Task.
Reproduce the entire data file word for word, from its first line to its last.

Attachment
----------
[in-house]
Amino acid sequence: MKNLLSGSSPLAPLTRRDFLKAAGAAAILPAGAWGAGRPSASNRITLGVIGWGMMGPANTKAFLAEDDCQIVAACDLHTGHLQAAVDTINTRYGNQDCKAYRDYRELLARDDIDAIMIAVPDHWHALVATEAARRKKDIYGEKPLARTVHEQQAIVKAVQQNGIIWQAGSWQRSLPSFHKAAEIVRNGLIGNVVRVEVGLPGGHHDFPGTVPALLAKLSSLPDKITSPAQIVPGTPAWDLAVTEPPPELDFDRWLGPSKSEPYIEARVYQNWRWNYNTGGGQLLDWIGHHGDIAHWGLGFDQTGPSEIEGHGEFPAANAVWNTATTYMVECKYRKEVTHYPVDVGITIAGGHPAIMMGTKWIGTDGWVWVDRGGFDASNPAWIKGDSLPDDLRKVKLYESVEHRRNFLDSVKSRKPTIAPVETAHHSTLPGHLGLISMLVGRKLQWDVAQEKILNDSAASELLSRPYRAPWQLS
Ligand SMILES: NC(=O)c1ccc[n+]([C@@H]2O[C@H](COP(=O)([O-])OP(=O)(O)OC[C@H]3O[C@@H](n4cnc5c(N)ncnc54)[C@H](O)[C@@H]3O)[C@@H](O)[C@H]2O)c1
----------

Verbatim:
[in-house]
Amino acid sequence: MKNLLSGSSPLAPLTRRDFLKAAGAAAILPAGAWGAGRPSASNRITLGVIGWGMMGPANTKAFLAEDDCQIVAACDLHTGHLQAAVDTINTRYGNQDCKAYRDYRELLARDDIDAIMIAVPDHWHALVATEAARRKKDIYGEKPLARTVHEQQAIVKAVQQNGIIWQAGSWQRSLPSFHKAAEIVRNGLIGNVVRVEVGLPGGHHDFPGTVPALLAKLSSLPDKITSPAQIVPGTPAWDLAVTEPPPELDFDRWLGPSKSEPYIEARVYQNWRWNYNTGGGQLLDWIGHHGDIAHWGLGFDQTGPSEIEGHGEFPAANAVWNTATTYMVECKYRKEVTHYPVDVGITIAGGHPAIMMGTKWIGTDGWVWVDRGGFDASNPAWIKGDSLPDDLRKVKLYESVEHRRNFLDSVKSRKPTIAPVETAHHSTLPGHLGLISMLVGRKLQWDVAQEKILNDSAASELLSRPYRAPWQLS
Ligand SMILES: NC(=O)c1ccc[n+]([C@@H]2O[C@H](COP(=O)([O-])OP(=O)(O)OC[C@H]3O[C@@H](n4cnc5c(N)ncnc54)[C@H](O)[C@@H]3O)[C@@H](O)[C@H]2O)c1